These early- and mid-20th century photographs give way in the exhibition to Daywoud Bey’s more contemporary images (black and white and color) that update the street life in Harlem, capturing both the years of economic downturn and political unrest in the 1970s, as well as recent imagines of Harlem’s shift to a more gentrified community. We move, that is, from portraits of barber-shop life and front stoops and boys riding home-made scooters through the spray of open fire hydrants to a 2014 image of a tourist sitting at a table outside a Harlem patisserie with his espresso, laptop, and headphones. Daywoud Bey, who was born in Harlem and raised in nearby Queens and studied art at Yale University, was a recipient of a 2017 MacArthur Foundation Fellowship. In his arresting photographs we feel the quiet tension in the community’s shift into a new iteration of itself.

Also among the powerful images in the exhibition are the color photographs by Lorraine O’Grady from 1983. During the annual African-American Day parade in Harlem, O’Grady brought along a team of artists to carry empty picture frames, which they would spontaneously hold up in front of parade participants and spectators while O’Grady took photographs. What one feels viewing this series of 21 images, titled “Art Is…,” is the full celebratory joy in the individual lives and collective spirit of community.

As Stephanie Sparling Williams notes, outside artists and photographers “tended to focus on the bleakness of [Harlem’s] deprivation, where residents tended to celebrate the past and imagine new futures.”

The feeling of celebration is clear in Romare Bearden’s remarkable portrait of Duke Ellington, as well as in Jacob Lawrence’s painting of a group of African-American men huddled around a numbers game. In Alice Neel’s painting of a corner tenement building, the street scene is held in contrast beneath a bright, almost playful sky.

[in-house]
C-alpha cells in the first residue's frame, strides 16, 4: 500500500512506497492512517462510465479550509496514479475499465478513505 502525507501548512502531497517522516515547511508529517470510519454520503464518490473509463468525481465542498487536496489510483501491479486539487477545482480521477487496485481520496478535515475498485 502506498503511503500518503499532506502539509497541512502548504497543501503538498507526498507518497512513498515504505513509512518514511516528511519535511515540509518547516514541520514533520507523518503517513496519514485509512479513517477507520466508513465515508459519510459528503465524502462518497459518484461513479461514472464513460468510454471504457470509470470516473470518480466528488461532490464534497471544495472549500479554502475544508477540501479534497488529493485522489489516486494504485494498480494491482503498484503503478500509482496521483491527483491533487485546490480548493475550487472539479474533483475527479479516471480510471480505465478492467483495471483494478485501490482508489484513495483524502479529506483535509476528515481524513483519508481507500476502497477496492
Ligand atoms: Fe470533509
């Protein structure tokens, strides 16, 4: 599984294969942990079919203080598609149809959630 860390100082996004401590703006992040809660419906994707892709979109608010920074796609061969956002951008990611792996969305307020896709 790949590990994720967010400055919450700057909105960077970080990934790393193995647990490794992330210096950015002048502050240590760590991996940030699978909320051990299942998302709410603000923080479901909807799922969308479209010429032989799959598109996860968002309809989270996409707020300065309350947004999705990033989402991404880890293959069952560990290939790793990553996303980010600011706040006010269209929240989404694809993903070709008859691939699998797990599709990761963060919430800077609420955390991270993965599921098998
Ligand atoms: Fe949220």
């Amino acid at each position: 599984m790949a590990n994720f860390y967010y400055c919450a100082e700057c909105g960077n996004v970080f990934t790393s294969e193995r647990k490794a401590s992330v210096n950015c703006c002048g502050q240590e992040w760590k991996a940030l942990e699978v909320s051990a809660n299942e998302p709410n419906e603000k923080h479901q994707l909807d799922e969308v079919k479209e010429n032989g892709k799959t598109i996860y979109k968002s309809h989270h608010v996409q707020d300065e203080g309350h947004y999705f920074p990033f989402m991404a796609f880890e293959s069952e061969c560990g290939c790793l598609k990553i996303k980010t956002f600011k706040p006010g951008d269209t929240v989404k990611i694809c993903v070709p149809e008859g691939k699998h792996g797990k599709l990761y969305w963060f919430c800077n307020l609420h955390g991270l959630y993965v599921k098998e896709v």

The contemporary paintings of Jordan Casteel — focused on the lives of African-American men — capture more ordinary moments in Harlem life. There’s something so compelling about these images, too. Besides being remarkable paintings, they carry with them the quiet dignity in life outside the limelight.

A single exhibition can’t capture the entirety of a community with a history as complex as Harlem’s. But one comes away from Harlem: In Situ with strong reminder of this African-American community’s determination, talent, struggles, grace, and pride. We also came away from the exhibition grateful for the existence of the Addison Gallery of American Art, and for all schools that continue to take the visual and performing arts seriously — as worthy of study and practice and as deeply valuable for what it tells us about ourselves and the world.

The collection at the Addison Gallery is available to students at Philips Academy and other schools and colleges for the study of art and culture. It is also open to the public. If you find yourself near Andover, we encourage you to stop in. Harlem: In Situ runs through July 31, 2019. It’s one of four exhibitions currently on display at the gallery, along with plenty of other art from the gallery’s permanent collection.

Image source: Addison Gallery of American Art